As the housing market continues its path to recovery, certain mistakes when using engineered wood products (EWP) are becoming more common.
Hidden Volume Ranch
A single-story, 1,995-square-foot home grows a second floor - and 600 square feet - without changing its streetscape presence.
From the outside, the Autumnwood model in Clovis, Calif., looks like a lovely but still fairly typical ranch-style home on a small lot - which it is. From the inside, though, it lives like a spacious four-bedroom, two-story home.
Sounds like a trick, you say. It is - and a very clever one at that.
Designed by Bassenian Lagoni Architects and built by Wathen-Castanos Inc., the Autumnwood is a single-story home that comes in at just less than 2,000 square feet. What makes it so unique is an option that adds a second story - without changing the exterior appearance of the home. The space for the second floor comes from right under the roof, and the trusses are designed so that two bedrooms and a loft can be carved out of otherwise useless space.
This flexible plan was devised as a response to a unique market situation Wathen-Castanos identified during its market research. Rich Wathen and Kevin Castanos reviewed statistical analysis of their company's own best-selling plans and of the other plans in the market, looking for what works and what buyers were not being offered anywhere else.
What they discovered was that the first and second move-up buyers the company was targeting with its Town & Country community preferred ranch homes and wanted a lot of bedrooms. To achieve the high room counts, Wathen-Castanos and Dave Kosco, a principal with Bassenian Lagoni and the architect on the project, first developed two two-story home plans. The plans have two and three bedrooms, respectively, that can option up to a total of six bedrooms.
Once they got the room count up, Castanos and Wathen were wary of relying too heavily on a two-story product line when their research demonstrated ranch homes were the vernacular in the market.
With the Autumnwood plan, the company meets both dominant buyer demands. "It appears to be a single-story home," says Castanos. "That's more familiar and helps create a more traditional image for the neighborhood. At the same time, we are creating more room count than other two-story homes" in the market.
The second ranch plan, the Bridleridge, offers buyers an optional second floor as well, but at 472 square feet it is not quite as large, nor as flexible, as the Autumnwood. In addition to providing the extra space and home style that buyers wanted, the two expandable ranches were the right choice for the neighborhood on another level - they provide much-needed variety to the streetscape. The mix of two two-story plans with two ranch plans provides balance in the community.
Why it works
|Although divided into spaces with distinct uses, the Autumnwood plan still is open and airy with pass-throughs and large openings between rooms. That helps filter light throughout the home.|
"The fact that this space is captured within the existing attic is the key," says Kosco. "Through a relatively simple truss and structural modification, the builder is able to offer 600 more sellable square feet without significantly increasing his construction cost."
Because it is designed to accommodate the living space cavity, the roof truss assembly requires less lumber and saves $650, says director of construction Mike Nimon. The structural system to support the floor, however, came in at a cost of about $1,600.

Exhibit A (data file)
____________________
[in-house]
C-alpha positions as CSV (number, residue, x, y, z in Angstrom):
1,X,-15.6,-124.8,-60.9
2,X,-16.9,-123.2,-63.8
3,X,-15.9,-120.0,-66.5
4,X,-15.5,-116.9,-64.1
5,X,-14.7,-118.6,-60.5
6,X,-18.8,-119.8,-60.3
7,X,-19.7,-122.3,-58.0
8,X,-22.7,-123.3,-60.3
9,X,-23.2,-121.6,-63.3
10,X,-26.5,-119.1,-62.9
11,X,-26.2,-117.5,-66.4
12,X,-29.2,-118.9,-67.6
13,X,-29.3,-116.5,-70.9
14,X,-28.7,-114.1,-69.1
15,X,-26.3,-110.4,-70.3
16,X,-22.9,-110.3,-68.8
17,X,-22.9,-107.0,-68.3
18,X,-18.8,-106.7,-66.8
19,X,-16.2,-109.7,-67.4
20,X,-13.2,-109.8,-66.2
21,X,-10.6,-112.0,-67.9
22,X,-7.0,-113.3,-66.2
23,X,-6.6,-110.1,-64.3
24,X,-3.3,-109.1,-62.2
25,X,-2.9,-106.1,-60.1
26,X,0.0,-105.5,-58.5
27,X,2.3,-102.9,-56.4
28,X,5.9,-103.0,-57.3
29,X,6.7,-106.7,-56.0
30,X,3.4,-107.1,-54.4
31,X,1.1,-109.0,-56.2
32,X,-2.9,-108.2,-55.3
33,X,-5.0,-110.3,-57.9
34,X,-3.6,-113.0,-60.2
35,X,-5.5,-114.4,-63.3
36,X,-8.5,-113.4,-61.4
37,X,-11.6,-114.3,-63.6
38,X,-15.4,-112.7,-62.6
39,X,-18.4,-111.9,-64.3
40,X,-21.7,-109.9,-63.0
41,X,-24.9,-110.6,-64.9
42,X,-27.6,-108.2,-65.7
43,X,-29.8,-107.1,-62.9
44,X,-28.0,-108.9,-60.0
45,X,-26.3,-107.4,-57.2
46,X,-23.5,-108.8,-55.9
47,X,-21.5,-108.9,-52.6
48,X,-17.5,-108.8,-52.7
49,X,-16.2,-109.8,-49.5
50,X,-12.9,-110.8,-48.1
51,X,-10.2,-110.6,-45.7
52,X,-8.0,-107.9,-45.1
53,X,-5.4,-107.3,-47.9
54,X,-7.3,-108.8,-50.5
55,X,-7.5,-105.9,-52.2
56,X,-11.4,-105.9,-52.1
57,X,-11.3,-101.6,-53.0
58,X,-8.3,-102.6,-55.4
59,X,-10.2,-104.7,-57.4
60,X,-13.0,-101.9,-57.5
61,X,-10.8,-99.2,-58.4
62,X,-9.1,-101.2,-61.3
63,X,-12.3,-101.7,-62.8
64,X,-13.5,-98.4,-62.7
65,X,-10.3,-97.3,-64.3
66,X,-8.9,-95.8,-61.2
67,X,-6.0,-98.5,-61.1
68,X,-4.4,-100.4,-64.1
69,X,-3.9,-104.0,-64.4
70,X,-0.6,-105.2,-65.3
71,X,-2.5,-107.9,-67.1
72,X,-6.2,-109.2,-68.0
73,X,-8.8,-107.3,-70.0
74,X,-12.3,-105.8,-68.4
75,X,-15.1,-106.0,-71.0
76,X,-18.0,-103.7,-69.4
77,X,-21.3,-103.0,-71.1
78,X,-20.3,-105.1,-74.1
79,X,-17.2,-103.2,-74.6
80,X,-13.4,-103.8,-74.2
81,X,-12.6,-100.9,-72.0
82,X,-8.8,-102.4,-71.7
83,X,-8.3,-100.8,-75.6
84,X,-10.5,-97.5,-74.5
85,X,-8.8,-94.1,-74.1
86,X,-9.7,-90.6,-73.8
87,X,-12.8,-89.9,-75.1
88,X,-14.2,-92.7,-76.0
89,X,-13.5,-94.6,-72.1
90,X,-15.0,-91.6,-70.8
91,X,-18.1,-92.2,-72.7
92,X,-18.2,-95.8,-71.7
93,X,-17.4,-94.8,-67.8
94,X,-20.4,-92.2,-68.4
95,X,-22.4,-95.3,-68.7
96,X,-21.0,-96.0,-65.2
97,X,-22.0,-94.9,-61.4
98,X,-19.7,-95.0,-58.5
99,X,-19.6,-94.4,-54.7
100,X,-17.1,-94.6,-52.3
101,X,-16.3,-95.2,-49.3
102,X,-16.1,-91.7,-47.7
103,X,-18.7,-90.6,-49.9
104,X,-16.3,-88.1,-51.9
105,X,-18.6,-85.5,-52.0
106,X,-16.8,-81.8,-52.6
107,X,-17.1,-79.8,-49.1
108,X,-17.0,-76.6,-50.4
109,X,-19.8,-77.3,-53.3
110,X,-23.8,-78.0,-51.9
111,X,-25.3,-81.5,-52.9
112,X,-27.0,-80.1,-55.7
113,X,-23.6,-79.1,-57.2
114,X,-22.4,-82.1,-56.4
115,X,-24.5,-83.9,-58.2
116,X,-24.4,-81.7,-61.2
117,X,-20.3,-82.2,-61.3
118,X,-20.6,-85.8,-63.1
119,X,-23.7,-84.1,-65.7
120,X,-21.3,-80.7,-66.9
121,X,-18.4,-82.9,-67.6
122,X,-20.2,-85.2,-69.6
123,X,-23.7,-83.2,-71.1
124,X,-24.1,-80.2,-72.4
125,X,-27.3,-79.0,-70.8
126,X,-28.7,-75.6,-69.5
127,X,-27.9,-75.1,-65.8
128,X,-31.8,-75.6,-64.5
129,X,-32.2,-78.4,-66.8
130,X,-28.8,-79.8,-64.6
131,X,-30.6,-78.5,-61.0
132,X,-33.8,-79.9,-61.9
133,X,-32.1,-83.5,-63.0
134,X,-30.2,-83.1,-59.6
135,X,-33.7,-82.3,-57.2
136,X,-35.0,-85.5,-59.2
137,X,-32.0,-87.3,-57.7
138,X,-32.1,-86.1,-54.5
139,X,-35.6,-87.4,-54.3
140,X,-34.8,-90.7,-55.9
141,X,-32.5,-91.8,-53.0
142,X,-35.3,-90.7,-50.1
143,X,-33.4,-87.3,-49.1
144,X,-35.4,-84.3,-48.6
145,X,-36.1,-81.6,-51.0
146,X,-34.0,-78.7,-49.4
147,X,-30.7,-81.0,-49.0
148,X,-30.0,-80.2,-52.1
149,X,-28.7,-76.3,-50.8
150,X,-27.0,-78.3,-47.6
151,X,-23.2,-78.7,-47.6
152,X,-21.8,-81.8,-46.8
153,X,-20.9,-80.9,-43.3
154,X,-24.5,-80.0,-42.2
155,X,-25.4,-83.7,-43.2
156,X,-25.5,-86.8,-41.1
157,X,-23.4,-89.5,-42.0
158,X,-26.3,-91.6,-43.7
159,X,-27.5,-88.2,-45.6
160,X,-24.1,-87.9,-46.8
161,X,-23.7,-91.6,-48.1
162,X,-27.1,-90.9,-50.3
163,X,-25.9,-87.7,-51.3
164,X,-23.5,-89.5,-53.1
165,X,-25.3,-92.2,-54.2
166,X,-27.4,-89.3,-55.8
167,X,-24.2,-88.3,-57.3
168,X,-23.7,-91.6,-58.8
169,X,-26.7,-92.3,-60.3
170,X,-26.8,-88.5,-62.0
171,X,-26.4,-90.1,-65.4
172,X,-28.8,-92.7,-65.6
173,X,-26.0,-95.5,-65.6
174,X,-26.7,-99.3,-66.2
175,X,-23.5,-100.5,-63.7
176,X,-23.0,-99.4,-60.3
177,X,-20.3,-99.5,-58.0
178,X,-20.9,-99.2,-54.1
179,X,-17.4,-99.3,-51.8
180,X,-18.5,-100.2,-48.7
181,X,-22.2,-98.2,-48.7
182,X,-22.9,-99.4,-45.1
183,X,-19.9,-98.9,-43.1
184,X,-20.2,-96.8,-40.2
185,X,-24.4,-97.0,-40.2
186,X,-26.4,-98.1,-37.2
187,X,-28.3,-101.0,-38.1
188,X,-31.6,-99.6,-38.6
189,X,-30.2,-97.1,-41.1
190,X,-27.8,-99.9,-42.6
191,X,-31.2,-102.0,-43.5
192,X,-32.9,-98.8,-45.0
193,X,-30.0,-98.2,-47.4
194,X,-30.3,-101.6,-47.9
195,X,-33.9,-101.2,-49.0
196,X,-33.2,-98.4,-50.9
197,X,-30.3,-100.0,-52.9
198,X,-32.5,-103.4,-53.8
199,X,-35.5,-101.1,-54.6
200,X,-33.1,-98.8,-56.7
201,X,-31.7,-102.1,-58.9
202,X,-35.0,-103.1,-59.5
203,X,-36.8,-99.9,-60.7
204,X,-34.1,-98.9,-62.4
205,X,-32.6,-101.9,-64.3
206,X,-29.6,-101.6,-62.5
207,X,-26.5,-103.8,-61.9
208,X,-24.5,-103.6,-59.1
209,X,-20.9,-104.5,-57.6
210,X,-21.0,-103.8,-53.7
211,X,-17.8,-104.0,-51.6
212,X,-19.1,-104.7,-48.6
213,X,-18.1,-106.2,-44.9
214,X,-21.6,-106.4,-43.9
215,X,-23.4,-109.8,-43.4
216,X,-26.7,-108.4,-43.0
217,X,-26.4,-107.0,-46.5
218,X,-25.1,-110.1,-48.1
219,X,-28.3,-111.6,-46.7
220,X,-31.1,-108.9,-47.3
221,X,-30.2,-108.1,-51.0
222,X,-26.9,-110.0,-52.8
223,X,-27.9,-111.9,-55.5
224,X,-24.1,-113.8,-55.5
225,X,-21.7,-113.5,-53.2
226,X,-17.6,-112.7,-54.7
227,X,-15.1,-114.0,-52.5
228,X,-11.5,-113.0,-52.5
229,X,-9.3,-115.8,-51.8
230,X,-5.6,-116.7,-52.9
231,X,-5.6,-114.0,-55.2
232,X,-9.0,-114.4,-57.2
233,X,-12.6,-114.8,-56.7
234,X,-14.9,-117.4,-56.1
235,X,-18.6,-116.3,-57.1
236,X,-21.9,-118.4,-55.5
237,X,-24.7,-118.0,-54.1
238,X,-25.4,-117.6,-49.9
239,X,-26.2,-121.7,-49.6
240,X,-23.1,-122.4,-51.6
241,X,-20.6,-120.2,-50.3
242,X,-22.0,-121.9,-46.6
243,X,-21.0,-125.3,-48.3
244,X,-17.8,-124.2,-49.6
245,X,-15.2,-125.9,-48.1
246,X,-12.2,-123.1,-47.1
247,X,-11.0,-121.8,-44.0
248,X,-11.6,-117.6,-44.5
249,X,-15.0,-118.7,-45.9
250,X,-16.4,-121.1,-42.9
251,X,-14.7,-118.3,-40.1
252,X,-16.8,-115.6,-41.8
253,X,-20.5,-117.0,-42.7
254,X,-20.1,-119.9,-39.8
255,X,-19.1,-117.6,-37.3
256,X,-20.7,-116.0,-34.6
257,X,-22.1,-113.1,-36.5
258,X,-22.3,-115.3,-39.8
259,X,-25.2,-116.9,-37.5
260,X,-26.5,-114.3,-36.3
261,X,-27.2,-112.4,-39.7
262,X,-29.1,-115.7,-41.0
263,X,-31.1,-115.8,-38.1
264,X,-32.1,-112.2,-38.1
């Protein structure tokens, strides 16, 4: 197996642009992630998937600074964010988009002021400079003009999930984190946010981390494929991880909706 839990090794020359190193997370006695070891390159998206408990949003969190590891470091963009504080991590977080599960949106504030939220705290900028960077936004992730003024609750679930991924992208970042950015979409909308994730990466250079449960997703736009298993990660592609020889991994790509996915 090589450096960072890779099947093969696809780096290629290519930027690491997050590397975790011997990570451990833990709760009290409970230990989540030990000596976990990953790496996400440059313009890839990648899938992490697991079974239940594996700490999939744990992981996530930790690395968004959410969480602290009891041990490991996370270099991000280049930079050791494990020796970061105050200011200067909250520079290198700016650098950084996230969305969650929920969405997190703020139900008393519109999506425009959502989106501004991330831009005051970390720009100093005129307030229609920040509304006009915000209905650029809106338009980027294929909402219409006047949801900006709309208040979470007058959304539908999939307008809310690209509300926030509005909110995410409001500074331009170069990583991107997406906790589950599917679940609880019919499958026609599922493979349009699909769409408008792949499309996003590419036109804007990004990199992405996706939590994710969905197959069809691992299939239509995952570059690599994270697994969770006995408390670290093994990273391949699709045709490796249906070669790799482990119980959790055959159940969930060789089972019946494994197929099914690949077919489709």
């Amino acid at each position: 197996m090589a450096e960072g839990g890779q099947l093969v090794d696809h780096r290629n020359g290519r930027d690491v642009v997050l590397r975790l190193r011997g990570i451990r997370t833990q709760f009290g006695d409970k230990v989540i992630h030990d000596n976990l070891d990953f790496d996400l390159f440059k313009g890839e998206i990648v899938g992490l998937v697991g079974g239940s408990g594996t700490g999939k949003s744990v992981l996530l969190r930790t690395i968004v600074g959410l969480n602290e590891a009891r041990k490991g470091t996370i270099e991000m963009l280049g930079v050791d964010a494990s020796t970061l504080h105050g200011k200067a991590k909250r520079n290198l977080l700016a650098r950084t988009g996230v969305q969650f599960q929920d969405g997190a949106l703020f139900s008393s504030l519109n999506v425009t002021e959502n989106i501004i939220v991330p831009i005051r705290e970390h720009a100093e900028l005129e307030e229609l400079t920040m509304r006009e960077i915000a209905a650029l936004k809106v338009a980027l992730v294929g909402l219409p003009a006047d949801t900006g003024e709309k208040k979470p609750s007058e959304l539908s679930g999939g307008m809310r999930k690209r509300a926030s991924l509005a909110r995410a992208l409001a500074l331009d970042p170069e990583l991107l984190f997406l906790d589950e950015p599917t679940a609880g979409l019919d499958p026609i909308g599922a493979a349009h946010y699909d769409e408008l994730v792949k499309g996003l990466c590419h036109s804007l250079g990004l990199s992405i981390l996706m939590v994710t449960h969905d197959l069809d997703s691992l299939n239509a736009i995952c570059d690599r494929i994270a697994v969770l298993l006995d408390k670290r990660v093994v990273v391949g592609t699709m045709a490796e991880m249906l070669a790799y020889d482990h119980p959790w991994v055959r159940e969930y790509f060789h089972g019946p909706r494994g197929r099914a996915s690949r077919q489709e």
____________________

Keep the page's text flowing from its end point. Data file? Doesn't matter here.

The second-floor option also includes two windows, stairs and interior finishes, of course, but Nimon counts not having to build the second-story walls and roof a considerable savings. For the buyer, adding the second floor takes the $275,000 home to $310,000.
There were some limitations to the design, Nimon admits. "It's a 6/12 pitch roof, so with an 8-foot finished ceiling height, we are limited to how big that room can be." More important, perhaps, was the challenge of getting daylight to the loft area. The windows are in each of the bedrooms, which are located on the only exterior wall. While the window placement on the side of the house is ideal in preserving neighbors' privacy - there are no second-story windows peeking into the backyards of adjacent homes - it does not shed any light on the rest of the loft space, which is enclosed by the roof assembly.
|The garage-forward, L-shaped Autumnwood plan carves out a perfect spot for a front courtyard - a thoughtful, yet inexpensive, way to add livable square footage.|
The solution was to borrow light from the first floor. The stairs feature an open railing, but the real impact comes from an opening on the side of the loft directly across from the bedrooms, which looks down into the entryway and dining room below.
Other notable aspects of the plan are an informal kitchen and family room zone across the back, a downstairs master bedroom (also identified as a buyer preference) and a garage with an innovative tandem setup with room for three cars but a two-car facade, making it more palatable from the street.
From Wathen's point of view, the company's secret second-story formula is doing what it set out to do. The Autumnwood has a large market appeal, especially for growing families and empty-nesters who want to do most of their living downstairs but want the extra bedrooms for boomerang kids or grandchildren. "The plan has accomplished our goal of tremendous flexibility and market reach."
|A unique, very flexible plan means a two-bedroom ranch home can morph into a two-story with up to six bedrooms (by converting the living room and den) without changing the home's exterior. If buyers keep the ranch style, they get a large walk-in pantry in place of the stairs.|